Jail Awaits Those Who Go Against Cryptocurrency Regulations in Thailand

Mon, 05/14/2018 - 08:33
Darryn Pollock
Thailand is getting tough on cryptocurrencies with the threat of jail time and hefty fines for those who go against the laws and legislation regulating digital currencies
Jail Awaits Those Who Go Against Cryptocurrency Regulations in Thailand
Cover image via U.Today

Thailand has been strict on its stance regarding cryptocurrency, taking a negative view towards it similar to India. The Asia nation’s central bank has ordered the country’s banks to avoid cryptocurrency transactions due to fear of illegal activity.

As of today, Thailand has put a new law in place to control and regulate cryptocurrency transactions and ICOs. The law decrees that cryptocurrencies are digital assets and thus under the control of the country’s Security Exchange Commission.

Next harsh step

This latest move was proposed by Finance Ministry in February following the ban on financial institutions from dealing with cryptocurrencies. The move is again aimed at heavily regulating cryptocurrencies in order to stop any form of money laundering, tax avoidance and crime.

The law, which is a royal decree, stipulates that unregistered token brokers or exchanges, or those who perform token transactions through unregistered exchanges will face a jail term of up to two years and fines of at least two times the token values, up to a maximum of 500,000 baht ($20,930).

It gets more harsh, especially for those who are intending to use cryptocurrencies for tax avoidance. Fraudulent filings could invite a five-year jail sentence. Those who carry out unauthorized business in digital assets face jail terms of between two and five years. They could also face fines of up to 10,000 baht ($314) for each day that the business was conducted.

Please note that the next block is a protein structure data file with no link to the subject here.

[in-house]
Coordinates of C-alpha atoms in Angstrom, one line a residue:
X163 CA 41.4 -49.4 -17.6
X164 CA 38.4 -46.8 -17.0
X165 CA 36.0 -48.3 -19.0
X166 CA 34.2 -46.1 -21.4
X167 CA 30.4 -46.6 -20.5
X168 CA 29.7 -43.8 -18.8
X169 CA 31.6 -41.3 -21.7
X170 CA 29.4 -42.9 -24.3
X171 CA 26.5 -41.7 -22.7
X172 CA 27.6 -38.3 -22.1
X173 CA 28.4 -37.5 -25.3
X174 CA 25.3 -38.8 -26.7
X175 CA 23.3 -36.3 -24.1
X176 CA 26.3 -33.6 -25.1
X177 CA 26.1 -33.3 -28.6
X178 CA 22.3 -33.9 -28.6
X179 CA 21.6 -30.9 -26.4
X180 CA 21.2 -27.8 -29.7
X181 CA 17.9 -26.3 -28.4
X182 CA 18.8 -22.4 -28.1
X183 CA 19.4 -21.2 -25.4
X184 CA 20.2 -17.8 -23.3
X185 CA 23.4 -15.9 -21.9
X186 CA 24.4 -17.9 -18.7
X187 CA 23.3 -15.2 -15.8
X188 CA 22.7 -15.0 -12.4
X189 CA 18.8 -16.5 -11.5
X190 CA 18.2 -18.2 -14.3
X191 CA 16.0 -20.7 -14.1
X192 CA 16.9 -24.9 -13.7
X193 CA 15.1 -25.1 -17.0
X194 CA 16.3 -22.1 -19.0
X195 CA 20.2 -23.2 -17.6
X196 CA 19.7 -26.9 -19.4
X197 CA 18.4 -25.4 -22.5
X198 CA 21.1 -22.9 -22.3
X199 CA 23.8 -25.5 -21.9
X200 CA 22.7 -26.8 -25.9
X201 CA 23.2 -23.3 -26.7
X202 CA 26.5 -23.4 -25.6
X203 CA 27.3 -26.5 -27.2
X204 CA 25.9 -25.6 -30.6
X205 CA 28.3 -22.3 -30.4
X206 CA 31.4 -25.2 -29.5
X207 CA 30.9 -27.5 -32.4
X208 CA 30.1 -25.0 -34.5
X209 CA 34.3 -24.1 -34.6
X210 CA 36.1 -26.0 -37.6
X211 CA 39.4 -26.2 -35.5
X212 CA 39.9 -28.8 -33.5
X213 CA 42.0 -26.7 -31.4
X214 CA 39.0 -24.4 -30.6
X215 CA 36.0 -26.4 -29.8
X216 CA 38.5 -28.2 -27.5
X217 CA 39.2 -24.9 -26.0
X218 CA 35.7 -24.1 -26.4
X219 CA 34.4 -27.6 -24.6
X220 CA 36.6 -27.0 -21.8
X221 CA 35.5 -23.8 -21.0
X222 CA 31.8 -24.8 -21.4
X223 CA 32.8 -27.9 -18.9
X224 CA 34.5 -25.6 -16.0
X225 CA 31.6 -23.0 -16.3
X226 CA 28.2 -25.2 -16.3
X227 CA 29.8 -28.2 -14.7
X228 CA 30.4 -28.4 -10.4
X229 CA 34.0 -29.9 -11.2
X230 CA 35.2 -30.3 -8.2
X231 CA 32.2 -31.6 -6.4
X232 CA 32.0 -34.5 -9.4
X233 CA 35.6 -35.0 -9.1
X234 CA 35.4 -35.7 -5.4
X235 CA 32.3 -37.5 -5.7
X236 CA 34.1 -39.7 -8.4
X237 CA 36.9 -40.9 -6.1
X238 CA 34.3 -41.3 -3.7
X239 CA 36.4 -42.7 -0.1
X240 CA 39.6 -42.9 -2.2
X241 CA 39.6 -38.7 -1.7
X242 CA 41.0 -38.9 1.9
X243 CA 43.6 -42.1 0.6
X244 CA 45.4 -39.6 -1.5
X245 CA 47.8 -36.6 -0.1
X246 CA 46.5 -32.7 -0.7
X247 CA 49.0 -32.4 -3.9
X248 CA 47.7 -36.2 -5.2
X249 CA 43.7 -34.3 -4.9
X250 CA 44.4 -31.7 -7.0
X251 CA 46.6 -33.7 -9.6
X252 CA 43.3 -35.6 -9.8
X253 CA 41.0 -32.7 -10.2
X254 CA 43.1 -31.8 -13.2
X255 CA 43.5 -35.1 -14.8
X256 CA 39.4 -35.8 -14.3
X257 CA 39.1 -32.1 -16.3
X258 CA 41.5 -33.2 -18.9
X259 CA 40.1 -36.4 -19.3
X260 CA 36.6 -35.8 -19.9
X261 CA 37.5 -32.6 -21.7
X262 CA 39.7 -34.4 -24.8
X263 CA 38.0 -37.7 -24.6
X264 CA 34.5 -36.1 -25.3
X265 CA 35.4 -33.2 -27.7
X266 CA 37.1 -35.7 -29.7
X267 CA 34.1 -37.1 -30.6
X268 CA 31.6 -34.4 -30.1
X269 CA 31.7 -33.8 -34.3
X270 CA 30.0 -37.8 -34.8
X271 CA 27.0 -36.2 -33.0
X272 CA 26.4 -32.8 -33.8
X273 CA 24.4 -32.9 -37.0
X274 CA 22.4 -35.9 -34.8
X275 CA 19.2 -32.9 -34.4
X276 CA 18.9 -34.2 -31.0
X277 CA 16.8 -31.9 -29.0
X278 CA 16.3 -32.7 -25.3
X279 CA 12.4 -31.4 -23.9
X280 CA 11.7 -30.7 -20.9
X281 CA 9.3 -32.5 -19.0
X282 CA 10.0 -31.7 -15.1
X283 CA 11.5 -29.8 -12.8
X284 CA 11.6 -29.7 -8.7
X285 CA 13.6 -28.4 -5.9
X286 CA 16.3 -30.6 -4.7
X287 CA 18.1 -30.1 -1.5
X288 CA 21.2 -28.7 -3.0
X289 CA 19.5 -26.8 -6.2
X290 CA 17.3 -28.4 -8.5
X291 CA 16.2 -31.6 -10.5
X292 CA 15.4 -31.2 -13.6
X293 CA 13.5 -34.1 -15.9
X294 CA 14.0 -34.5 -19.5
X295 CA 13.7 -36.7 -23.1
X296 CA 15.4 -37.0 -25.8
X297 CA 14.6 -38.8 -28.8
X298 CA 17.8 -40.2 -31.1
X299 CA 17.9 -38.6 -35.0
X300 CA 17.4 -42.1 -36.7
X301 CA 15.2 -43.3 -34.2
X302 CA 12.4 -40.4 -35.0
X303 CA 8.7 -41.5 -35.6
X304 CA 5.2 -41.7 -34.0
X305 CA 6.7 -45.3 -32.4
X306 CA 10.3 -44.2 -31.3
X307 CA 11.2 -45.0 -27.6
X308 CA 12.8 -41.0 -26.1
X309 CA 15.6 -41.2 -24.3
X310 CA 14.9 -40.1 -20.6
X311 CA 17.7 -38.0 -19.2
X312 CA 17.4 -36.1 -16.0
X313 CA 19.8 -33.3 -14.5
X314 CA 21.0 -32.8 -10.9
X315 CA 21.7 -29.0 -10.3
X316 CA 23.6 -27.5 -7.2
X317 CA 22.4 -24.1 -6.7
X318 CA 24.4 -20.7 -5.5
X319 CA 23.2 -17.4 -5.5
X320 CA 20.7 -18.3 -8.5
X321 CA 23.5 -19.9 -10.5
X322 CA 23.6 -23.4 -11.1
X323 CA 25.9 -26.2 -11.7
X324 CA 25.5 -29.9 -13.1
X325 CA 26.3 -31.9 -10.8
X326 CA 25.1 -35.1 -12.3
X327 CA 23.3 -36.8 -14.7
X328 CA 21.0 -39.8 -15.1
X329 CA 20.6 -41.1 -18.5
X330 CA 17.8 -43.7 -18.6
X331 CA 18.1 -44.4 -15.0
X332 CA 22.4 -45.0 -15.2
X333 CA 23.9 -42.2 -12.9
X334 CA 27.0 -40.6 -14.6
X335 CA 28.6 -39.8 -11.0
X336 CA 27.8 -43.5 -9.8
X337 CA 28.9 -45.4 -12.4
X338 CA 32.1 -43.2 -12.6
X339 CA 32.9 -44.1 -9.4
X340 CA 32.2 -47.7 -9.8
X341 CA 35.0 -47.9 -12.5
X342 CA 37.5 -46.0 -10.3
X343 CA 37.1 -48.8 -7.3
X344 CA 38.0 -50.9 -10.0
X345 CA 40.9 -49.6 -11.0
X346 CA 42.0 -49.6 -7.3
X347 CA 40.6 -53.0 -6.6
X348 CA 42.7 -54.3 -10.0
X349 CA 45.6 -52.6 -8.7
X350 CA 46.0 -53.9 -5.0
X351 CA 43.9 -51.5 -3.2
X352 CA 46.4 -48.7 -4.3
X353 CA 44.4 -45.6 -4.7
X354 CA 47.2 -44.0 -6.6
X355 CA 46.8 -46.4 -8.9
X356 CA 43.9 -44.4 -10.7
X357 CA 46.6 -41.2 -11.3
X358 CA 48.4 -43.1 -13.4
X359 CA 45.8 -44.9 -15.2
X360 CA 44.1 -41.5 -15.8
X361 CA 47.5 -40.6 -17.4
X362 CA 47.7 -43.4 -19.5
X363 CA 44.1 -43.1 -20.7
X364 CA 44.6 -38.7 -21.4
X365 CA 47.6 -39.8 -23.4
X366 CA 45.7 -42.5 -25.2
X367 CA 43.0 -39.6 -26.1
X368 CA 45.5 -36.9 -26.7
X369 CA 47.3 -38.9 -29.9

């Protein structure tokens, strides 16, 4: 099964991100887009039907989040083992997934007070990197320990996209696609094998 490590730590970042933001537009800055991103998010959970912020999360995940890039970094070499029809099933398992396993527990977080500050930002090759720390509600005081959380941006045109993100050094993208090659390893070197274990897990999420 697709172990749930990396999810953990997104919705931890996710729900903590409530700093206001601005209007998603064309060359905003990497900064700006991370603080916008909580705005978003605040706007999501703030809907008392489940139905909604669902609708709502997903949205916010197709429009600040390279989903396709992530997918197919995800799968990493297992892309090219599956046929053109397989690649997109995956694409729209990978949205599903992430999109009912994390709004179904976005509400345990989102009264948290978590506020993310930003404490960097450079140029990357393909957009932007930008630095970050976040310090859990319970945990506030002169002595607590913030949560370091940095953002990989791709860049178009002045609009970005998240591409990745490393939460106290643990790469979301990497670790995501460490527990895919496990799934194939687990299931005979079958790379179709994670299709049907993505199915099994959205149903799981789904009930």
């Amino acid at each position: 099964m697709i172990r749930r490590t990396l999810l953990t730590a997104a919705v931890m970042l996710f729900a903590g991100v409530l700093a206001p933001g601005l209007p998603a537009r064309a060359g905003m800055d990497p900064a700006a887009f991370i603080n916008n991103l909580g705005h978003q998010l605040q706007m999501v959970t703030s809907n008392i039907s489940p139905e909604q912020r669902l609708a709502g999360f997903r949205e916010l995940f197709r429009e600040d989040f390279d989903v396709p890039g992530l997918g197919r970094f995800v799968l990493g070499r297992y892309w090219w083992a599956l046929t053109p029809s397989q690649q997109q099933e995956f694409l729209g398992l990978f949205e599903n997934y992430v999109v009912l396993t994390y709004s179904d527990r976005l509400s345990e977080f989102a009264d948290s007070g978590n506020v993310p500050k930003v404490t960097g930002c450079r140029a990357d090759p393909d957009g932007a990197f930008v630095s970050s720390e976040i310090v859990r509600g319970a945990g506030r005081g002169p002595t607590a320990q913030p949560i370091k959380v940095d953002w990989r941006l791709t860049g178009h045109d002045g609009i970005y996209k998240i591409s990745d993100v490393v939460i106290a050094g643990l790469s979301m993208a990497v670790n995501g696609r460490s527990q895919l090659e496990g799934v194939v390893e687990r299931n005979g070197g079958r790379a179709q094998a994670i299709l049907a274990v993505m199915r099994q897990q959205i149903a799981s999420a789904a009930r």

Those who allow others to use their accounts to carry out transactions can be jailed up to one year and fined up to 100,000 baht ($3,000).

Better confidence?

On top of the threats of jail time, a separate decree has set a 15 percent capital gains tax on each digital transaction. This all sounds very harsh on digital currencies, however, in this highly regulated space, the feeling is rather positive.

Because the government is starting to really crack down on fraudsters and dodgy dealings, it will mean in the long run, there will likely be much better quality digital currency offerings from Thailand.

About the author

Darryn Pollock is an award winning  journalist from Durban, South Africa. He picked up Vodacom’s Regional Sports Journalist Award in 2017 while expanding his Blockchain and cryptocurrency reach.  He is a contributor to Forbes, Cointelegraph, Binary District, and of course, U.Today. Darryn’s belief is that Blockchain technology will be the driving force of the next technological wave and it is the obligation of journalists and writers to tell its emerging story with integrity and pride.